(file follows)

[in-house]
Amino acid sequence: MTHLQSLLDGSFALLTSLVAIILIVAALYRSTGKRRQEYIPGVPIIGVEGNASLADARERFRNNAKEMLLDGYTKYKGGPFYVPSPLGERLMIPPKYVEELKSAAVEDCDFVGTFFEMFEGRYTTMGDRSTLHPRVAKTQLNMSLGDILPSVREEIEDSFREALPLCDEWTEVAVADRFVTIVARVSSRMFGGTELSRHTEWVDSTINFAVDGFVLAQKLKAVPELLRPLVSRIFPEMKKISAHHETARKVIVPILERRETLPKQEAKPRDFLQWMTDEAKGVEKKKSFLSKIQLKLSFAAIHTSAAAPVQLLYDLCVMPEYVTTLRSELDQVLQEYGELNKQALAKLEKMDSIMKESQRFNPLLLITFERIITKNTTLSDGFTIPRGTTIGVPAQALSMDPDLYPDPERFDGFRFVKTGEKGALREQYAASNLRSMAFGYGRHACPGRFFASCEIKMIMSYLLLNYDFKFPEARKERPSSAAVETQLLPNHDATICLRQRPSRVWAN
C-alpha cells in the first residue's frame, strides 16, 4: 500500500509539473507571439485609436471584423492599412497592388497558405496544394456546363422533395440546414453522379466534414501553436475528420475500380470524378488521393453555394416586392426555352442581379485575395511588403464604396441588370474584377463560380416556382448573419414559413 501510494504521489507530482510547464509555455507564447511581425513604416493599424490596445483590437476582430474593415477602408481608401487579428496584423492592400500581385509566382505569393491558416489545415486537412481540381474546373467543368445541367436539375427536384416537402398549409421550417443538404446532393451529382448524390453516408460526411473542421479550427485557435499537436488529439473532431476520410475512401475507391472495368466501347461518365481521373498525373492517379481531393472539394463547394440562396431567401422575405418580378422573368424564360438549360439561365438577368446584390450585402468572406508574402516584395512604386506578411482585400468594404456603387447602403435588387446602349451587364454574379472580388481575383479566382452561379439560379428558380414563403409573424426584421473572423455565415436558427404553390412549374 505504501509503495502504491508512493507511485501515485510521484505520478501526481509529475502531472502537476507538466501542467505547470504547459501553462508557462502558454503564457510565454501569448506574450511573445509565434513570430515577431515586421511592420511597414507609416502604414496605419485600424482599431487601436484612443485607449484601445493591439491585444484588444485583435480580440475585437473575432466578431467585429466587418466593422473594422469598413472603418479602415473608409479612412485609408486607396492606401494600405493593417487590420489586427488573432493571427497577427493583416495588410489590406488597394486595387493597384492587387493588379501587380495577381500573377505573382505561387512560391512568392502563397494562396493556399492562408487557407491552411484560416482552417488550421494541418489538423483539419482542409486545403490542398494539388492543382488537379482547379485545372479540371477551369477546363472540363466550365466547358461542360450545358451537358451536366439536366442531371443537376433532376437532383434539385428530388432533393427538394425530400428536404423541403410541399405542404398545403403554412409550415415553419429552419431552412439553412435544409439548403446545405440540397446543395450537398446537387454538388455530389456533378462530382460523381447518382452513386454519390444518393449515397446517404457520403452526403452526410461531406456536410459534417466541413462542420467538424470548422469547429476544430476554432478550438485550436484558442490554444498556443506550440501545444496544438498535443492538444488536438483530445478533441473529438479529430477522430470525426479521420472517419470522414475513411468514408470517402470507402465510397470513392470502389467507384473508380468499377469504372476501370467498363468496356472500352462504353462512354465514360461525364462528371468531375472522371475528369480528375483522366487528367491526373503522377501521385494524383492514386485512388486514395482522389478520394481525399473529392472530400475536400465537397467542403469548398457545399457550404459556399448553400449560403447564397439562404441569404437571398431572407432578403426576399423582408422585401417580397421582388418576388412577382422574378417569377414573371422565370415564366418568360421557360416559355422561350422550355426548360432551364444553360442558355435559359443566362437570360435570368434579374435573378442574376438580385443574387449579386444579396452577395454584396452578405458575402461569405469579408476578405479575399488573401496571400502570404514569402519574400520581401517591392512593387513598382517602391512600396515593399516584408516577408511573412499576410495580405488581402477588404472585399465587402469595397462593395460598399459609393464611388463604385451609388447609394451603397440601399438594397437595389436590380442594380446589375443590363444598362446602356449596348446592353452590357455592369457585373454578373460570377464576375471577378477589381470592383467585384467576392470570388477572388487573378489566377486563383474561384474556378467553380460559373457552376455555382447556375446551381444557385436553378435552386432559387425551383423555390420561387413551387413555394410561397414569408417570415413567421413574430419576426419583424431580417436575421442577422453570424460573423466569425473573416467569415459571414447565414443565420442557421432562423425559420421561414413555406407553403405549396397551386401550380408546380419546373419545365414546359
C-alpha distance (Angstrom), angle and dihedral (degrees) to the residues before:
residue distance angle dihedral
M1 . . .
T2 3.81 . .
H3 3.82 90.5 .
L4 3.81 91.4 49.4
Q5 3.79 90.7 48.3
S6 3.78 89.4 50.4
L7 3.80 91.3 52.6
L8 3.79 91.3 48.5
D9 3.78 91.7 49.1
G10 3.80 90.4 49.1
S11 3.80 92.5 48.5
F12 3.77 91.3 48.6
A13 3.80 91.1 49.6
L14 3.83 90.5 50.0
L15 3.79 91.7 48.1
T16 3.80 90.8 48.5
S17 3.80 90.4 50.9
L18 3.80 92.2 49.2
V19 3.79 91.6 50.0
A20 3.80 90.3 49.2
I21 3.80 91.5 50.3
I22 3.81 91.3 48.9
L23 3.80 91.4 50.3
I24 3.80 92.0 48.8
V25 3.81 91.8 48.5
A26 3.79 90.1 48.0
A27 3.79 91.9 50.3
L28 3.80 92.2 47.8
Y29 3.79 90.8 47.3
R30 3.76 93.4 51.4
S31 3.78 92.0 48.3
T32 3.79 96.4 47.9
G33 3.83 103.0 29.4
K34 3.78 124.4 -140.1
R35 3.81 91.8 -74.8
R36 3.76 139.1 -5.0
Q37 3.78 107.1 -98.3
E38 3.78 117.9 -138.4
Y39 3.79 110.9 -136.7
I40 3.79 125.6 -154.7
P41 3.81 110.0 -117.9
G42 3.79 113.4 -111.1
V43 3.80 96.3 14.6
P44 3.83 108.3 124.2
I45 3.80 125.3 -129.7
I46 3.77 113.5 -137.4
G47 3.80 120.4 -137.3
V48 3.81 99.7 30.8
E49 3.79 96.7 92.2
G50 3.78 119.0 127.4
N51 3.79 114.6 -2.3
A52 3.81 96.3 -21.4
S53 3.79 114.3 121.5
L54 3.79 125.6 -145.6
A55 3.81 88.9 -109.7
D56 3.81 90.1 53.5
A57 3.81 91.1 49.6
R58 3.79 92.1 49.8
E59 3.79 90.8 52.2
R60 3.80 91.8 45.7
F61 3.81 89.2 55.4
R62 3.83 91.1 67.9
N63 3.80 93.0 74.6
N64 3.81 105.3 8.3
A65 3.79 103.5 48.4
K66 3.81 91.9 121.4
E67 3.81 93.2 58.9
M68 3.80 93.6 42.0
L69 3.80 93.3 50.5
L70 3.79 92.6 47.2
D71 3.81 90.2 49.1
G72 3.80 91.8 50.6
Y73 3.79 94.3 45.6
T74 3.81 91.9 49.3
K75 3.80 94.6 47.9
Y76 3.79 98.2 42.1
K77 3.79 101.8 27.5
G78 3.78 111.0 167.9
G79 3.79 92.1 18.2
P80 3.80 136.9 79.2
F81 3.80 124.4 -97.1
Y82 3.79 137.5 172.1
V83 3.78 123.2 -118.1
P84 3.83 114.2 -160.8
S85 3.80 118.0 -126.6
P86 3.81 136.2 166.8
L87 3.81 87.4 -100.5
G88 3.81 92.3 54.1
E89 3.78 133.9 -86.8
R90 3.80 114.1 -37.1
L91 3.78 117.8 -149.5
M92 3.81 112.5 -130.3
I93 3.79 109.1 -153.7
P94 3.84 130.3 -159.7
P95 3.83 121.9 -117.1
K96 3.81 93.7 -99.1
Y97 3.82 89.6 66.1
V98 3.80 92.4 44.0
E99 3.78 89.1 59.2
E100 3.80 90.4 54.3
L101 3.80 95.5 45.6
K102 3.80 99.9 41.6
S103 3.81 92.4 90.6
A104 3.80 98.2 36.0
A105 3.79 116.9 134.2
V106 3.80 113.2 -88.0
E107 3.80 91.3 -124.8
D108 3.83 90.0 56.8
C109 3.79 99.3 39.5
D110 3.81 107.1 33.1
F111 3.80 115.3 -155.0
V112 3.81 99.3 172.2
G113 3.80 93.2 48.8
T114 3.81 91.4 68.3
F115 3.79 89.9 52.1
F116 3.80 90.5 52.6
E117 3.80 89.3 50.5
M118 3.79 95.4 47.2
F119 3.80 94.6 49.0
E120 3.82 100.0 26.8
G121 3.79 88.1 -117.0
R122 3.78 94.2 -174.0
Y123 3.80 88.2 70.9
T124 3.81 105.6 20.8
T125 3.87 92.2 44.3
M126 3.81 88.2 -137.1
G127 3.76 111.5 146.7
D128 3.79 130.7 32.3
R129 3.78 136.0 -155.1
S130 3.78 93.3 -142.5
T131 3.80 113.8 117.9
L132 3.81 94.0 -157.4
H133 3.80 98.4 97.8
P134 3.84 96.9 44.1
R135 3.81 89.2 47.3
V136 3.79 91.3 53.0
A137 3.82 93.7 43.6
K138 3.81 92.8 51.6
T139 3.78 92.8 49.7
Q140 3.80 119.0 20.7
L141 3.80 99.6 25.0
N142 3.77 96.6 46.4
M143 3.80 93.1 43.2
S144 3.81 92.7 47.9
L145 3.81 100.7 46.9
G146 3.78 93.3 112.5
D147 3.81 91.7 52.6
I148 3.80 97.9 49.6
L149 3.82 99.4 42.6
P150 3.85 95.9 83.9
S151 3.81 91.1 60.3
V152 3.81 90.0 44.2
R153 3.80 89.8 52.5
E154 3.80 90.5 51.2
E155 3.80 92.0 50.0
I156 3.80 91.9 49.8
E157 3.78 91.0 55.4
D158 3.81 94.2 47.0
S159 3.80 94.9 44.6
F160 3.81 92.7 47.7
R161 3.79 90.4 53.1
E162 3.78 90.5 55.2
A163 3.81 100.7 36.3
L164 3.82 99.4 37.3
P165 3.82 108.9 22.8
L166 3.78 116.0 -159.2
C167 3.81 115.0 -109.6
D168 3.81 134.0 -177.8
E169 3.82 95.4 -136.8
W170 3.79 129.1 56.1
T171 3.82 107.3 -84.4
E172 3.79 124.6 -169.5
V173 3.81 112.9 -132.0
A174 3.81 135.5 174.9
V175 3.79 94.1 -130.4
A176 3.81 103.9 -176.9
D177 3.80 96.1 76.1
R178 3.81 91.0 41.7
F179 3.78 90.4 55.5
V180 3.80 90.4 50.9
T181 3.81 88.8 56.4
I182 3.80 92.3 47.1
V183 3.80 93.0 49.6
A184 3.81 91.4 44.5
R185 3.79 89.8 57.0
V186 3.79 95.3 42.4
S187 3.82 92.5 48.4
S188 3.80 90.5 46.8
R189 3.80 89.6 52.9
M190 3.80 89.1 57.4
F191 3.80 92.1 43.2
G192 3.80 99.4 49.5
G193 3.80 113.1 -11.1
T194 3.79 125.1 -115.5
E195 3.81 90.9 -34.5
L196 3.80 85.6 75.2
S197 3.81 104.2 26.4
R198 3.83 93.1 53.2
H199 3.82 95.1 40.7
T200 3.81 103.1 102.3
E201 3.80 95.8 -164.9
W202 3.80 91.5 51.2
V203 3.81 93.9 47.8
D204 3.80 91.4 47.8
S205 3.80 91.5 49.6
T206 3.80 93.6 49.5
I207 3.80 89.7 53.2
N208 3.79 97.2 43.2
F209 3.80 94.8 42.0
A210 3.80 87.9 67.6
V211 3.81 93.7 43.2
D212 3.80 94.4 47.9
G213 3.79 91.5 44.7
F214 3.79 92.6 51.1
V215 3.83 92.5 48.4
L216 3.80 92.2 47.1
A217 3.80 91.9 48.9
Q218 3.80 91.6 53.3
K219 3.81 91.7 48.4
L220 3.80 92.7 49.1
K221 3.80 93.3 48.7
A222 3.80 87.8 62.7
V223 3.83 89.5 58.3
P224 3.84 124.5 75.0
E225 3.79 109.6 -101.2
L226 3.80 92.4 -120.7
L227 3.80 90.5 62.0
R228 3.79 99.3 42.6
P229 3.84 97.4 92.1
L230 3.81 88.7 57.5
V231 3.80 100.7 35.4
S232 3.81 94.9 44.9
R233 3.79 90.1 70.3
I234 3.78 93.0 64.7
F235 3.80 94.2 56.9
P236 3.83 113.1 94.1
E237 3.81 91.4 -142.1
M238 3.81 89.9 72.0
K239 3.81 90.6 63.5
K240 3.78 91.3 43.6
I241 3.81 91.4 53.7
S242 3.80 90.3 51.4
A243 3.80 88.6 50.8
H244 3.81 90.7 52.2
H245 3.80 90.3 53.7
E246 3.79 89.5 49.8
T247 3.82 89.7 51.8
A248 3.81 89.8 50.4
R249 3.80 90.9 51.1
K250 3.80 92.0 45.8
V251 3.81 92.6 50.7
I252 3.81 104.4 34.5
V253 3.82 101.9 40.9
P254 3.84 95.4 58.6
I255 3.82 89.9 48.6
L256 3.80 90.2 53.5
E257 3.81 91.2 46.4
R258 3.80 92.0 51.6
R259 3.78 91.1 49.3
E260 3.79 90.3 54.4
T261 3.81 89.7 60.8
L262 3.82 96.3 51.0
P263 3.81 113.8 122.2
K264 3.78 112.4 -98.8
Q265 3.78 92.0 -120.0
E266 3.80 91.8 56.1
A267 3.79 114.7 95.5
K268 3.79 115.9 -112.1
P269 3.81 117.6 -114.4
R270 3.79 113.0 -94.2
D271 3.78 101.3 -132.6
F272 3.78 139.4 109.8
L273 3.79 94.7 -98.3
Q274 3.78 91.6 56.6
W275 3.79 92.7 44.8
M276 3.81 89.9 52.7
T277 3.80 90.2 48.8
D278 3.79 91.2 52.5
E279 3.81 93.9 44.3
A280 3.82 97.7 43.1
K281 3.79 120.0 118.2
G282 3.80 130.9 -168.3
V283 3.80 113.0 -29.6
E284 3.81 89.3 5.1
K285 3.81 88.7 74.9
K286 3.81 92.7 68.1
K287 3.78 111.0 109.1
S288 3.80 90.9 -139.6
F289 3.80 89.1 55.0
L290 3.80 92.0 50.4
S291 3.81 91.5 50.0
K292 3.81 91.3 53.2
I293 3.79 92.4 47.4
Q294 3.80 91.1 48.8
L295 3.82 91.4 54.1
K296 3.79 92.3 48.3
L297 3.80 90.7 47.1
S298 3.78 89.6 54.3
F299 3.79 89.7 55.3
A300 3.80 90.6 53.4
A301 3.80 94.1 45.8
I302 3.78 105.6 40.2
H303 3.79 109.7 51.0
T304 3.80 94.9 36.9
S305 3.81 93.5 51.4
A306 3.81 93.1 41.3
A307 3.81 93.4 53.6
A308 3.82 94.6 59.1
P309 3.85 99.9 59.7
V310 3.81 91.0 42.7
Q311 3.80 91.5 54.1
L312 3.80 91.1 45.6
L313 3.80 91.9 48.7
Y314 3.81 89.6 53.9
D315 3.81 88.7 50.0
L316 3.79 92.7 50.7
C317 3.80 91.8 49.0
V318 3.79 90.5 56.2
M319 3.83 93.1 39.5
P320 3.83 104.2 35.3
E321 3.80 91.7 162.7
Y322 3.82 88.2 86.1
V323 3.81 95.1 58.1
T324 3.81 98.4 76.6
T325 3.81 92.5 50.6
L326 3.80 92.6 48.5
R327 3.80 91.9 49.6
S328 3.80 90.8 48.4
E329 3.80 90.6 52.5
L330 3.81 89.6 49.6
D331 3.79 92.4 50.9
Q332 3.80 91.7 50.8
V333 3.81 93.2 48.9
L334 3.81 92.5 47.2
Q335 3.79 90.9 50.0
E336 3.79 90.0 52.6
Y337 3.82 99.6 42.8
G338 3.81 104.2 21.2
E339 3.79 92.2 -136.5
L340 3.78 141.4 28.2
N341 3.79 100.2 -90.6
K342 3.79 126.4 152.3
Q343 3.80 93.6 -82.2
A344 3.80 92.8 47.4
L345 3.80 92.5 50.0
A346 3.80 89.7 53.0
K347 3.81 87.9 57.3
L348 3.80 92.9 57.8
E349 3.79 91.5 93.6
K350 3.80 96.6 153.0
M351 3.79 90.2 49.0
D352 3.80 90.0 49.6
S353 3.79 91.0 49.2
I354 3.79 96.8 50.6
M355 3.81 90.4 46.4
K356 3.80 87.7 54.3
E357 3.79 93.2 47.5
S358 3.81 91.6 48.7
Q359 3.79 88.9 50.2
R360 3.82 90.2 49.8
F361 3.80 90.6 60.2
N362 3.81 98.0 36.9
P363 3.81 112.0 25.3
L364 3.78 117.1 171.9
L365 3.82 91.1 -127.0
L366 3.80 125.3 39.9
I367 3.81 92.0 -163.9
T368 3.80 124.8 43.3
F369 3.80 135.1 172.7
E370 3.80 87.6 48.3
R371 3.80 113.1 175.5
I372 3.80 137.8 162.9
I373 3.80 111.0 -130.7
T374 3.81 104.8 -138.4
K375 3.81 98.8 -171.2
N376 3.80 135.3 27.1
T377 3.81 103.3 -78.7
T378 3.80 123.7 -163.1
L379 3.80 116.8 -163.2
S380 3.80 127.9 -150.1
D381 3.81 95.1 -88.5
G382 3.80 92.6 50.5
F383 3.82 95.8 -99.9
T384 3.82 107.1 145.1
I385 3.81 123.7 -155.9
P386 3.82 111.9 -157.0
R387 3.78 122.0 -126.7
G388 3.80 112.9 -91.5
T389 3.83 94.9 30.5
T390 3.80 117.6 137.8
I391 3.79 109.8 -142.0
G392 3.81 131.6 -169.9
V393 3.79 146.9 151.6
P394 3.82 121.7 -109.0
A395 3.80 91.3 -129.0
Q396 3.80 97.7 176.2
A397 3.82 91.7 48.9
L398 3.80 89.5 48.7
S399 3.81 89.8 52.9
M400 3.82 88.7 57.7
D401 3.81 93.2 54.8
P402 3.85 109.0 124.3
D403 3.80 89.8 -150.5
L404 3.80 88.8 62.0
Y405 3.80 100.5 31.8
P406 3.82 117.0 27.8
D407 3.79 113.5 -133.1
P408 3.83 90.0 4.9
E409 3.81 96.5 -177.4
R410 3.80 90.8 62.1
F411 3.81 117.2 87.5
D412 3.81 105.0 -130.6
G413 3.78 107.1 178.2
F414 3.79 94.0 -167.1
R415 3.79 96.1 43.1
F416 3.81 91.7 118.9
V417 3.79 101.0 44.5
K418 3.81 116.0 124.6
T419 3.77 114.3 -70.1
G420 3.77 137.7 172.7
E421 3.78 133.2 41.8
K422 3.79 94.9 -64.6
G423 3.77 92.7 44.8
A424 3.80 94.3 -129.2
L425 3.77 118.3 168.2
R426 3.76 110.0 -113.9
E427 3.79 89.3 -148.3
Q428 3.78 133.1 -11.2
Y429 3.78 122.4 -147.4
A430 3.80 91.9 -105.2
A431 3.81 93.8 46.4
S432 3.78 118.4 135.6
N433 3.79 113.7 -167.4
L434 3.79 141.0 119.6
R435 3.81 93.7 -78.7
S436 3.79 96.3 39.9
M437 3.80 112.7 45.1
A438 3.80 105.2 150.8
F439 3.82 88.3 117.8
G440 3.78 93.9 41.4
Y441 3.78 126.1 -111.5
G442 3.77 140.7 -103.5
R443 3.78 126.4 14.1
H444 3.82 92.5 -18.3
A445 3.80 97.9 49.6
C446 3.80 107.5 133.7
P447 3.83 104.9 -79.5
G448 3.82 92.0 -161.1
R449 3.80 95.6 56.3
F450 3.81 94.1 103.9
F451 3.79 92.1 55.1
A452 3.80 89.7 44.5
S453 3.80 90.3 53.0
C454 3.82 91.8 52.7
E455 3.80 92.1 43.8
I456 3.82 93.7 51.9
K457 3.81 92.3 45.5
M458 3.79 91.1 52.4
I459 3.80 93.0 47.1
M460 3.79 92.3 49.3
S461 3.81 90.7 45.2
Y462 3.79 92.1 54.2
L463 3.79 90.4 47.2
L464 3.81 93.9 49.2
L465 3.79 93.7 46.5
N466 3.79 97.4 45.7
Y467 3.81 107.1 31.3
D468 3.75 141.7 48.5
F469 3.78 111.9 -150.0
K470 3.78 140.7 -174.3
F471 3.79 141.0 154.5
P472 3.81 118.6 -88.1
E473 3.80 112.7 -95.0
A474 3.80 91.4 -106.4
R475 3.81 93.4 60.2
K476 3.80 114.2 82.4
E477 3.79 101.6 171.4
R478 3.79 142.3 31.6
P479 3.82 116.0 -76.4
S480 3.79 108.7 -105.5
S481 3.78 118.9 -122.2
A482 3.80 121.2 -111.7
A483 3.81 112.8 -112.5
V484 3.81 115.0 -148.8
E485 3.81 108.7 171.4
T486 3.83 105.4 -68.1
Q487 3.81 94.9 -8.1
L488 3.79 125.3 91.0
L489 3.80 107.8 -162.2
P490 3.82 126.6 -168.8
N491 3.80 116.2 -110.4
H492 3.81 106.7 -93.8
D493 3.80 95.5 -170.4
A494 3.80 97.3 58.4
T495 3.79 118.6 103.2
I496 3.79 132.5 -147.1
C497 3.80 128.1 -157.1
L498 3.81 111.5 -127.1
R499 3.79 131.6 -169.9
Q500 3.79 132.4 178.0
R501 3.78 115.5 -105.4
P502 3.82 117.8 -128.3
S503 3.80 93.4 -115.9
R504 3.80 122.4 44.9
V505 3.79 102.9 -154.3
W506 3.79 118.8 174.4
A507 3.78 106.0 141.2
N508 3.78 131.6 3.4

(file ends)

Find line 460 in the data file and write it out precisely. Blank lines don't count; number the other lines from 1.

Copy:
E455 3.80 92.1 43.8